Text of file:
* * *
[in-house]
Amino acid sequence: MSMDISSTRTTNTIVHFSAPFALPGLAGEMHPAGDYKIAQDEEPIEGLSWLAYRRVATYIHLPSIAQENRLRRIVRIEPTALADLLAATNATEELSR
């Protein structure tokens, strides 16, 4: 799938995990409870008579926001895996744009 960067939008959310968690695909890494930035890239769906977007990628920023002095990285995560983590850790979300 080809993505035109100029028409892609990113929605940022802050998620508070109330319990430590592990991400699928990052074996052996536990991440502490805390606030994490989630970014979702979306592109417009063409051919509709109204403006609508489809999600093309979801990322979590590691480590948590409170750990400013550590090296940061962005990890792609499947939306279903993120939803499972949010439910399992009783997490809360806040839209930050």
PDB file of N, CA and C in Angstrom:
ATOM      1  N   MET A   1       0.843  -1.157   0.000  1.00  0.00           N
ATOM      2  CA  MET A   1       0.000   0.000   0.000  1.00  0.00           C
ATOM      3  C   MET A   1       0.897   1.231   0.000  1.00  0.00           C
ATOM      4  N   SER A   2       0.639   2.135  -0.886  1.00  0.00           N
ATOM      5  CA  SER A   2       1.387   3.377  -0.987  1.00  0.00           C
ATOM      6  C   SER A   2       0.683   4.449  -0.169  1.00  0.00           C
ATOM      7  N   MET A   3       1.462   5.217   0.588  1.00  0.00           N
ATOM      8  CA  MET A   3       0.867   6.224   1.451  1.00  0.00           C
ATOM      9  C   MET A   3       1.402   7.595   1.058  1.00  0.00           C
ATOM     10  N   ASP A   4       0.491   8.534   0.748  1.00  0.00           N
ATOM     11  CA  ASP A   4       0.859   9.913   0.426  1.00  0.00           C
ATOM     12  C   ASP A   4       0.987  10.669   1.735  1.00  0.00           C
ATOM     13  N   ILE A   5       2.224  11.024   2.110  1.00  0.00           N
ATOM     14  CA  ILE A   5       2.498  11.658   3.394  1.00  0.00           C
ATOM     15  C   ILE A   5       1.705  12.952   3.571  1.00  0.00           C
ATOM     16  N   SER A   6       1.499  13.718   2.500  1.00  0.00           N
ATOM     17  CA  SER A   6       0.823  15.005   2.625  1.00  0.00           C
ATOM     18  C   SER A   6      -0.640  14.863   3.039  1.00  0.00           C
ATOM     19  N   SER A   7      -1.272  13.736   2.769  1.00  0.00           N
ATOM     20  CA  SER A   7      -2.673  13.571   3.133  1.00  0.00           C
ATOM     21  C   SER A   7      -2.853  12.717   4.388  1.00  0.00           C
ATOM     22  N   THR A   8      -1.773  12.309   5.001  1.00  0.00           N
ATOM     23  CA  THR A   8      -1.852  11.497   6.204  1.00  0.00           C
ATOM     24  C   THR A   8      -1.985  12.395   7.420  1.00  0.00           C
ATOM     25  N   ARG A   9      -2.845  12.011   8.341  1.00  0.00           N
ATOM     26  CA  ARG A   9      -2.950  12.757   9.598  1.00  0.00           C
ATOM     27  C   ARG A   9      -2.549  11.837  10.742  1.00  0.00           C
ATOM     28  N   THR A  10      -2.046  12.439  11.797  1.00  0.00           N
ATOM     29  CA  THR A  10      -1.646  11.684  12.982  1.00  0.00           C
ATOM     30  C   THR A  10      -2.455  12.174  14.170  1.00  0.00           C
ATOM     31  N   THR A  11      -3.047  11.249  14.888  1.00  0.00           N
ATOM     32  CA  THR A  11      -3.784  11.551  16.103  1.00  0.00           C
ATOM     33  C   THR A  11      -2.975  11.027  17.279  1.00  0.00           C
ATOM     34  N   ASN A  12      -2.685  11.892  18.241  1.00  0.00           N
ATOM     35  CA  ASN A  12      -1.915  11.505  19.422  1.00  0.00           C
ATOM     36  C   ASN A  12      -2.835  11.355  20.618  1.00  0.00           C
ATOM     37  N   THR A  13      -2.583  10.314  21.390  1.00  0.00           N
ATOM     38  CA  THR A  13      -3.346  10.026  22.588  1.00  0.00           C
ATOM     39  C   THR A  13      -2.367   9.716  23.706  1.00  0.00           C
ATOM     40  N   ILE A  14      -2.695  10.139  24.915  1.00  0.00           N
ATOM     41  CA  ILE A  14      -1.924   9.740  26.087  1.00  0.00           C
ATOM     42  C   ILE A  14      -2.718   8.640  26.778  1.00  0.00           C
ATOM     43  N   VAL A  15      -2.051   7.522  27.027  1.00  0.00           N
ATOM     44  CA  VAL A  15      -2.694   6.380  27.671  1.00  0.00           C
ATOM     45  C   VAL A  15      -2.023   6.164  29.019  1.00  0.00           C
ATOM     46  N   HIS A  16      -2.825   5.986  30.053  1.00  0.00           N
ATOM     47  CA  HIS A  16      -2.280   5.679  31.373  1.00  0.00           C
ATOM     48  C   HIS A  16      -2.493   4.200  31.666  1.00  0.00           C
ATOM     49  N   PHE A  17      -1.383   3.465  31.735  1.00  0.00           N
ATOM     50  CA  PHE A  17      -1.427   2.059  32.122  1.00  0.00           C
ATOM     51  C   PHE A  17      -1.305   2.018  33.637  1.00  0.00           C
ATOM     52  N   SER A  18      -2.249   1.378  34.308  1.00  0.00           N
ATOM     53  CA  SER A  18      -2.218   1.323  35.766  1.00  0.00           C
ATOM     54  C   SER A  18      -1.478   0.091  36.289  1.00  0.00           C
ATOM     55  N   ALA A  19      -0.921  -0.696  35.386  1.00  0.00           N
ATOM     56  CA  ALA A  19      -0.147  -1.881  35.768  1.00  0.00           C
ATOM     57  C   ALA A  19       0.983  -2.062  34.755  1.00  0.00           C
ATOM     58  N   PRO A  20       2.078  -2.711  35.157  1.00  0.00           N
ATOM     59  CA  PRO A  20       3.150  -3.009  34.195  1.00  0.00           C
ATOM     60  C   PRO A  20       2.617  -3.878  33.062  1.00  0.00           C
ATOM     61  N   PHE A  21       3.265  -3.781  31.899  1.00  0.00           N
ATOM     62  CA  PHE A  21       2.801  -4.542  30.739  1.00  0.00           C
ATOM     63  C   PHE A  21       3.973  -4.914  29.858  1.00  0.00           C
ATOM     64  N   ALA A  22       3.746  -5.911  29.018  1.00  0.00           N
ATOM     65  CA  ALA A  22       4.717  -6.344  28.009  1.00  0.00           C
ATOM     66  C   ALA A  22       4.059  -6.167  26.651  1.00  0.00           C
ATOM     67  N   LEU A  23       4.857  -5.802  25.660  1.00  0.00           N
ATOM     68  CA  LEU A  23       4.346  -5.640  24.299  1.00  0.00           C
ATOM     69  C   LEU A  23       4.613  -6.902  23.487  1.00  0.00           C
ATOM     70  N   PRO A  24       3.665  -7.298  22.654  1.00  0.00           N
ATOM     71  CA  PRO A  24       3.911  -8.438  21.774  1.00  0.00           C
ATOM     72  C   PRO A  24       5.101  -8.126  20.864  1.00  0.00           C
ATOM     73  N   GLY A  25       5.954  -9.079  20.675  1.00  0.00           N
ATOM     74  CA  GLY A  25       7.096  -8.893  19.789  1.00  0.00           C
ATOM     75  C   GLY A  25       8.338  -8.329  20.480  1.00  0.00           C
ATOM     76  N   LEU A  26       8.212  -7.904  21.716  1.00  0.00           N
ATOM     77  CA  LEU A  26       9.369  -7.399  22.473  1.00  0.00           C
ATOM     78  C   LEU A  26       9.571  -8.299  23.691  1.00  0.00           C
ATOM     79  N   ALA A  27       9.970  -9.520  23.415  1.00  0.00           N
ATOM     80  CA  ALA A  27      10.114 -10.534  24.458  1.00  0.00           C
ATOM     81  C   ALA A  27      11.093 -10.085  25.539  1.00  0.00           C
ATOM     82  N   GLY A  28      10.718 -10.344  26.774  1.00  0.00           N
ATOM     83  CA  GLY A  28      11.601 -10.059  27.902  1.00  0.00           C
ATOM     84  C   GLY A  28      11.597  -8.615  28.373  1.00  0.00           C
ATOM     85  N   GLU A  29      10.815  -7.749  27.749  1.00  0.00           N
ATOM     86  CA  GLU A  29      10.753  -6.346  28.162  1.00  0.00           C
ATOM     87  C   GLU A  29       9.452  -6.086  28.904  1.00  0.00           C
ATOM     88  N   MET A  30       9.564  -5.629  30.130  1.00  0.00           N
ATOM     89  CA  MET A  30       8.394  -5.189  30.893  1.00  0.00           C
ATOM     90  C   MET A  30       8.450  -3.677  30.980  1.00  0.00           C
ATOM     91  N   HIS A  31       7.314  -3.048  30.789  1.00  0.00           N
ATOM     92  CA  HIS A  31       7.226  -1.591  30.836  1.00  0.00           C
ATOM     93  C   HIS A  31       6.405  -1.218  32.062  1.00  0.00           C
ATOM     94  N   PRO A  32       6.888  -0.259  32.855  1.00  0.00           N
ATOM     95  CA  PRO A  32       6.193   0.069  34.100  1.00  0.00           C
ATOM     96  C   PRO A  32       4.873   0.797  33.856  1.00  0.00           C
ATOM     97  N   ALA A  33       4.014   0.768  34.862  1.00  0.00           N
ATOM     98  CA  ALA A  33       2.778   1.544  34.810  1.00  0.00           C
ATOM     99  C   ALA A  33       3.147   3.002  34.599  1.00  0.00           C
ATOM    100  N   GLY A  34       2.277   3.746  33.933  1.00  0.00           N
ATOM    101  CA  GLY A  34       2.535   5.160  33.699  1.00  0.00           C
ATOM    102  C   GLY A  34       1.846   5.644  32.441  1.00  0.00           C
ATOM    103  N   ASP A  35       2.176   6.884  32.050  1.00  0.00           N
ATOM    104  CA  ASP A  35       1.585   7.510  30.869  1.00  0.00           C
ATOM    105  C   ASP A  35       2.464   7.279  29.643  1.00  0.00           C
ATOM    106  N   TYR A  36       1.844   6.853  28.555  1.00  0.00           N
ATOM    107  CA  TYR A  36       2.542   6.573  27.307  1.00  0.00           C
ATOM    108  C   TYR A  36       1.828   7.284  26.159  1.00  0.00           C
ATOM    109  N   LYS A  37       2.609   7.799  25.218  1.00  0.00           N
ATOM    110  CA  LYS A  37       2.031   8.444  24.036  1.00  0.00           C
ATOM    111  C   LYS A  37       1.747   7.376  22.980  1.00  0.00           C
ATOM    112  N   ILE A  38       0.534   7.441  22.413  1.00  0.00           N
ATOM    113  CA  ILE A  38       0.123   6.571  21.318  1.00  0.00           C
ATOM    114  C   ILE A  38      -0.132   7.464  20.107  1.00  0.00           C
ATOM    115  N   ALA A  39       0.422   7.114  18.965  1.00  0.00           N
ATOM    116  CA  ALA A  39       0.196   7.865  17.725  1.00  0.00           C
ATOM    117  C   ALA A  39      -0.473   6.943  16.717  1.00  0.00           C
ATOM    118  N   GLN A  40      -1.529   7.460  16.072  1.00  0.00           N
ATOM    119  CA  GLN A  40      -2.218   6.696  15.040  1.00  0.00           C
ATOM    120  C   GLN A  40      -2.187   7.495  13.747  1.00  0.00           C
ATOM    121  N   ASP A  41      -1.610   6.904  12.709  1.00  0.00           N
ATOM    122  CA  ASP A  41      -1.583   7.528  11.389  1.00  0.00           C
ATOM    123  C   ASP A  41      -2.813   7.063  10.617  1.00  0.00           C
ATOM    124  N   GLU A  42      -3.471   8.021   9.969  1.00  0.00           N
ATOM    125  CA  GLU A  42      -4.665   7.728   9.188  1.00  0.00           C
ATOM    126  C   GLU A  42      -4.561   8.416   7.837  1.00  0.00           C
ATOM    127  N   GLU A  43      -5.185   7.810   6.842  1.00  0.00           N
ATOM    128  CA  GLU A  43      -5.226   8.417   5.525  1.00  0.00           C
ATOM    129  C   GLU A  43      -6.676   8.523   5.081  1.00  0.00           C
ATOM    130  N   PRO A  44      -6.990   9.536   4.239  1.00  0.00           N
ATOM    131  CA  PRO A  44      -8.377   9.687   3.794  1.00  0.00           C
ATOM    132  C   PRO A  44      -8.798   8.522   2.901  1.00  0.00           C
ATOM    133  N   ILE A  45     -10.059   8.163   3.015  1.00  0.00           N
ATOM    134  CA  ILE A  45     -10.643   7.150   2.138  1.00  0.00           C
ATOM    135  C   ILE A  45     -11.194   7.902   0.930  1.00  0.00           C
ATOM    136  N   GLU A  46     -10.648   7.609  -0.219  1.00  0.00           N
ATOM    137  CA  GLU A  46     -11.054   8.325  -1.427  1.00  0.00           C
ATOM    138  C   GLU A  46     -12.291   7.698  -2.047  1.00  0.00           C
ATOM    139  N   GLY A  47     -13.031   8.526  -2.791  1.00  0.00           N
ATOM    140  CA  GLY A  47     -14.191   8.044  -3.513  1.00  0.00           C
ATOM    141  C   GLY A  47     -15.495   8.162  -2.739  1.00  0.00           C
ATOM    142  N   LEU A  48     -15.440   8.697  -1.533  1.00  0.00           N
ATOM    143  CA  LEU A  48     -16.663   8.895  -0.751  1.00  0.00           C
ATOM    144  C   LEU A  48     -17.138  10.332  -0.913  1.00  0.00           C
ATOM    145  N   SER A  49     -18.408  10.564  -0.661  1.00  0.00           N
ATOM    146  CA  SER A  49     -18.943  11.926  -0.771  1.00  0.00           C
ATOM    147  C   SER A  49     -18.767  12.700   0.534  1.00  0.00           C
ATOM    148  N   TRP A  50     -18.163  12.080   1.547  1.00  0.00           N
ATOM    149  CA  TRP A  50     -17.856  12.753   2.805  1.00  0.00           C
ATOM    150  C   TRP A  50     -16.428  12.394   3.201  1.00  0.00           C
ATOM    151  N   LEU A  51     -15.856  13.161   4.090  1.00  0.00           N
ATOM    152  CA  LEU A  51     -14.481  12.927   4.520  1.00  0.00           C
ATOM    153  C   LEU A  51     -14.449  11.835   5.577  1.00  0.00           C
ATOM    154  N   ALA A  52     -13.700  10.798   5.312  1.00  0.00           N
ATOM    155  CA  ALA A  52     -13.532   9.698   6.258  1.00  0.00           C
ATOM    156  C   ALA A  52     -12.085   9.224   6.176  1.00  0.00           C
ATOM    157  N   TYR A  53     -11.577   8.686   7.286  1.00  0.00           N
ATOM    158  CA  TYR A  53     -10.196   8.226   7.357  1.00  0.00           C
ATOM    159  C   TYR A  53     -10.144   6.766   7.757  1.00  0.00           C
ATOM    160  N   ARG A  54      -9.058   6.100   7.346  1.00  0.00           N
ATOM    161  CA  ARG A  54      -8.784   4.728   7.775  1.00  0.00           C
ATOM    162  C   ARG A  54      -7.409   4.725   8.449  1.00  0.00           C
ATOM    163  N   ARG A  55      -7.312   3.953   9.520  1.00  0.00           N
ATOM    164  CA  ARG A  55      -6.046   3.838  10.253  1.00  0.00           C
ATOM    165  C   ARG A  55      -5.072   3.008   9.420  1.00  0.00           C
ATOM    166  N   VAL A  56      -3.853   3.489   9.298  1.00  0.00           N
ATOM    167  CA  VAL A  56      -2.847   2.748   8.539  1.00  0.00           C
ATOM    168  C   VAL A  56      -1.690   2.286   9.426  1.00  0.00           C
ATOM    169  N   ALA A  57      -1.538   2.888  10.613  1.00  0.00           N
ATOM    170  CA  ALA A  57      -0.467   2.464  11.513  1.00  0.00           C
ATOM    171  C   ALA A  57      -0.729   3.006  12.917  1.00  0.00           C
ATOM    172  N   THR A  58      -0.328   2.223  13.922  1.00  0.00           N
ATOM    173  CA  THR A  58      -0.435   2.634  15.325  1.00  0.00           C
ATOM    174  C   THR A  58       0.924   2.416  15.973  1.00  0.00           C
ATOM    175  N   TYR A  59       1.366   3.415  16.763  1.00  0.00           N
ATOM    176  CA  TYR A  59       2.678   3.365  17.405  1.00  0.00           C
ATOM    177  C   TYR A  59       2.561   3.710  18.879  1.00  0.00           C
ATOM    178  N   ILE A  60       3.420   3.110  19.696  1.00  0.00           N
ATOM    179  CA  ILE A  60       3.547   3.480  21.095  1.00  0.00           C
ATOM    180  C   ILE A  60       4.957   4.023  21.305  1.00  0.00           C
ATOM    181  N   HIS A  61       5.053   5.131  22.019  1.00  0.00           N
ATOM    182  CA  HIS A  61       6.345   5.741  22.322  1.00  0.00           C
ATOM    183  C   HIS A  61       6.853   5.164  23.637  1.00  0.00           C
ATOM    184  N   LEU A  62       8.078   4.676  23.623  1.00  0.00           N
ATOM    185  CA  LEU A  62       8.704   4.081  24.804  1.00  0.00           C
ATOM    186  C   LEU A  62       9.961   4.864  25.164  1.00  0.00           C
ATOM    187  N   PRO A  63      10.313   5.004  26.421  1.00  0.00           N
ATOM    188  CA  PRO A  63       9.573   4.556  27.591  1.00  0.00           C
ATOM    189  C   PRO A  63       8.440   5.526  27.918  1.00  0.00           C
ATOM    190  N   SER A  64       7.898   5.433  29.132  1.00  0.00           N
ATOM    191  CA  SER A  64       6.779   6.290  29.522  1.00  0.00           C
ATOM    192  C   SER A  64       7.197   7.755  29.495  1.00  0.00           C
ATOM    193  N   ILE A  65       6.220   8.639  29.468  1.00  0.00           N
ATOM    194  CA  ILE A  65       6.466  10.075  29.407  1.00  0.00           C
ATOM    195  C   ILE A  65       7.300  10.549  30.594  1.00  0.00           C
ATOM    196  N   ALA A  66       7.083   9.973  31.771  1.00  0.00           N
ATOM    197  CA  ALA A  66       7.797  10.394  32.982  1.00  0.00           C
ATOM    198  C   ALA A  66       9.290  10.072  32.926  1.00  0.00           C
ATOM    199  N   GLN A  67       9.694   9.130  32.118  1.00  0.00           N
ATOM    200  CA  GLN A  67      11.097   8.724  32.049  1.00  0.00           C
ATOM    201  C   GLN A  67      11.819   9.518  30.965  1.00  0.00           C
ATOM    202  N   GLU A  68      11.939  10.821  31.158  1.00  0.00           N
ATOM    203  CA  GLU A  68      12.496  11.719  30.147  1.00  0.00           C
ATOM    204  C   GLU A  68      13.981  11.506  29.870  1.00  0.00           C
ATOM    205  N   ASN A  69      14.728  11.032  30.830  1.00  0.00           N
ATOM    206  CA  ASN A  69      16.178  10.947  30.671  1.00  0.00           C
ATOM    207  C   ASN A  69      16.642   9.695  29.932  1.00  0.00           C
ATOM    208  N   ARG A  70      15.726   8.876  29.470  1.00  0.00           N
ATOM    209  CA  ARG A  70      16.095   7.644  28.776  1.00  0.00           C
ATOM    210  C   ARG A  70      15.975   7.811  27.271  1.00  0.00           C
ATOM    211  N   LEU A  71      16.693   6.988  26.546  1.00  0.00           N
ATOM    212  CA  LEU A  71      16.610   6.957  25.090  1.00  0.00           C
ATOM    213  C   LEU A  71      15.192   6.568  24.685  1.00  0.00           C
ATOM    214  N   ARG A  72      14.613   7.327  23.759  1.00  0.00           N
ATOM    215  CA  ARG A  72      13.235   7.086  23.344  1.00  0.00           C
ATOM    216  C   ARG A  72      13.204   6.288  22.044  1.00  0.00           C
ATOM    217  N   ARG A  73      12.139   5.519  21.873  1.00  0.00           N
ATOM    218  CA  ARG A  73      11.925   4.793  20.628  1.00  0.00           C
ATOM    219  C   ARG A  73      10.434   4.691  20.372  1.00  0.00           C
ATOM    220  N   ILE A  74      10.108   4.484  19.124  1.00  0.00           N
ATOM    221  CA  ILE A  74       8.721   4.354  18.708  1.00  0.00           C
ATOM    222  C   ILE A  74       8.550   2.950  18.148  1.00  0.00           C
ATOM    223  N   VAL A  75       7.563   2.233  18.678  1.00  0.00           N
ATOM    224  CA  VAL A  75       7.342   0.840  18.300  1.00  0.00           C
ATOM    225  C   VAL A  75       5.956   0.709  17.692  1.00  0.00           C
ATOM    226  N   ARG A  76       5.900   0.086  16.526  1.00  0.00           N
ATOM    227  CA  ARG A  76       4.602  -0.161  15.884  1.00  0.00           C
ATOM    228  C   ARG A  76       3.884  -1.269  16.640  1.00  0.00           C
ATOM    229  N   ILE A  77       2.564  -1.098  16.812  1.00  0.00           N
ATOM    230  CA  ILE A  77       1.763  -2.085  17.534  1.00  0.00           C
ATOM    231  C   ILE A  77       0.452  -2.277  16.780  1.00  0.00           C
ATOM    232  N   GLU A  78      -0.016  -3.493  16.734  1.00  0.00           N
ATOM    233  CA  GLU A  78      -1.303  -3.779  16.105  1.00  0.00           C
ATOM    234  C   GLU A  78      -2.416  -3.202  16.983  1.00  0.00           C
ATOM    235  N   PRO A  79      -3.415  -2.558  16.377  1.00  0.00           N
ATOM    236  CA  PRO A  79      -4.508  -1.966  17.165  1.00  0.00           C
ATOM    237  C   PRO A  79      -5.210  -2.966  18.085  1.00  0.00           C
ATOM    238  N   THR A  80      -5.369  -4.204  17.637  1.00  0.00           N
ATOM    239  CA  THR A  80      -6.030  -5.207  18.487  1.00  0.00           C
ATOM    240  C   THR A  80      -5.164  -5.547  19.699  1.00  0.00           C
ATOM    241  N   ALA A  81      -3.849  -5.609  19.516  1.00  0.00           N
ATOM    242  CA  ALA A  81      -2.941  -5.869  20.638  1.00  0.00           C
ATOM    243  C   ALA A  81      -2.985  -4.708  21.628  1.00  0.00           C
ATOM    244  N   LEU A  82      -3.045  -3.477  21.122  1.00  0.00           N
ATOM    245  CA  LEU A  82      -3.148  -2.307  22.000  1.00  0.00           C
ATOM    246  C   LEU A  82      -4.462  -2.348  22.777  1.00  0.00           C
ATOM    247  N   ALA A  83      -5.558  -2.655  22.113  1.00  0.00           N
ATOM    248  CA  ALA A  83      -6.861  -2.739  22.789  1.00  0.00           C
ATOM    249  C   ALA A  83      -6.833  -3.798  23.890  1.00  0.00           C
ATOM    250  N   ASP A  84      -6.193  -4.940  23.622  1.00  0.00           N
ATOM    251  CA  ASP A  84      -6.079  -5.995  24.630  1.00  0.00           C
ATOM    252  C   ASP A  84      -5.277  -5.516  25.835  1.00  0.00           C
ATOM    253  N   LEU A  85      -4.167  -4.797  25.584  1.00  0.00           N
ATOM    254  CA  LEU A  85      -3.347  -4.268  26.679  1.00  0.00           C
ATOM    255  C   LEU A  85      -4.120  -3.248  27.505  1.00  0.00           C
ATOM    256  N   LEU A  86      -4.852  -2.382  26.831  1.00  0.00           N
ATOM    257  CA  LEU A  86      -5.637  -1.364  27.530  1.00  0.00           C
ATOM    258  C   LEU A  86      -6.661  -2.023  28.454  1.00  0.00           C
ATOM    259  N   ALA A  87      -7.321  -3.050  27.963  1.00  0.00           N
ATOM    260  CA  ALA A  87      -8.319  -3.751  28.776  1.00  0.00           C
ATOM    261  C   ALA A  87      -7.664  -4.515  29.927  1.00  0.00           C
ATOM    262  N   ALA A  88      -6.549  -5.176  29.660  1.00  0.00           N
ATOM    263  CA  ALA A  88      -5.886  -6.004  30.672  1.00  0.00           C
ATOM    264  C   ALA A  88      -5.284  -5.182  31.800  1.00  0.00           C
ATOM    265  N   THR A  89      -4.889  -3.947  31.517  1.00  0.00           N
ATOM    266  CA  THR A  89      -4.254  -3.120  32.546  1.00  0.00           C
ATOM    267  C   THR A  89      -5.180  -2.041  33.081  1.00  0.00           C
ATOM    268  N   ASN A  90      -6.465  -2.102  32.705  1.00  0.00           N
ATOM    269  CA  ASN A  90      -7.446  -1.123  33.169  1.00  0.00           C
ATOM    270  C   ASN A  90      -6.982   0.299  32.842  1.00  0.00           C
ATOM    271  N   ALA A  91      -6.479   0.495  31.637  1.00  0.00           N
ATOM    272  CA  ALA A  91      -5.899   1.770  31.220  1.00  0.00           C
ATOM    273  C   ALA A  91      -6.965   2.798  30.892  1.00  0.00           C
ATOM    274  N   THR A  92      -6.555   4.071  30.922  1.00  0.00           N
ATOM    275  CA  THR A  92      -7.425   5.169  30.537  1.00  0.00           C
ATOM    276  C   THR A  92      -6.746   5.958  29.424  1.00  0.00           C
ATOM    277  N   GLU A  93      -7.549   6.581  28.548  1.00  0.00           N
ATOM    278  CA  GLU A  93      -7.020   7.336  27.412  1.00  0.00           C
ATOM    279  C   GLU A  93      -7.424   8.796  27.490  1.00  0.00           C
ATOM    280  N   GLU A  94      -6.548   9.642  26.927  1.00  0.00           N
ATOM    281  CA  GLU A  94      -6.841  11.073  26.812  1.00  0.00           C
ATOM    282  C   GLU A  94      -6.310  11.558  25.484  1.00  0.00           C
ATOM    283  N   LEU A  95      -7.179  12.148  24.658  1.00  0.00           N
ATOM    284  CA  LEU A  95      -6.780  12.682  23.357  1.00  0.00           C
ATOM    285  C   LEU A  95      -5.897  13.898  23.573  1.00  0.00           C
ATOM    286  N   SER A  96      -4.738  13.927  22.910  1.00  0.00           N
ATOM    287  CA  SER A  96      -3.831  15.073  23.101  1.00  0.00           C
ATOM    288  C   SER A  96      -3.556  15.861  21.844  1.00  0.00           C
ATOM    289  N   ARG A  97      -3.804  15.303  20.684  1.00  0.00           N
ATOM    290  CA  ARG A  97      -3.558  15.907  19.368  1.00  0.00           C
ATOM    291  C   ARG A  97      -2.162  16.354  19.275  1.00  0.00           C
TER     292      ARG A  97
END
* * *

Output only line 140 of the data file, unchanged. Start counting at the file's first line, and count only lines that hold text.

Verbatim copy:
ATOM    136  N   GLU A  46     -10.648   7.609  -0.219  1.00  0.00           N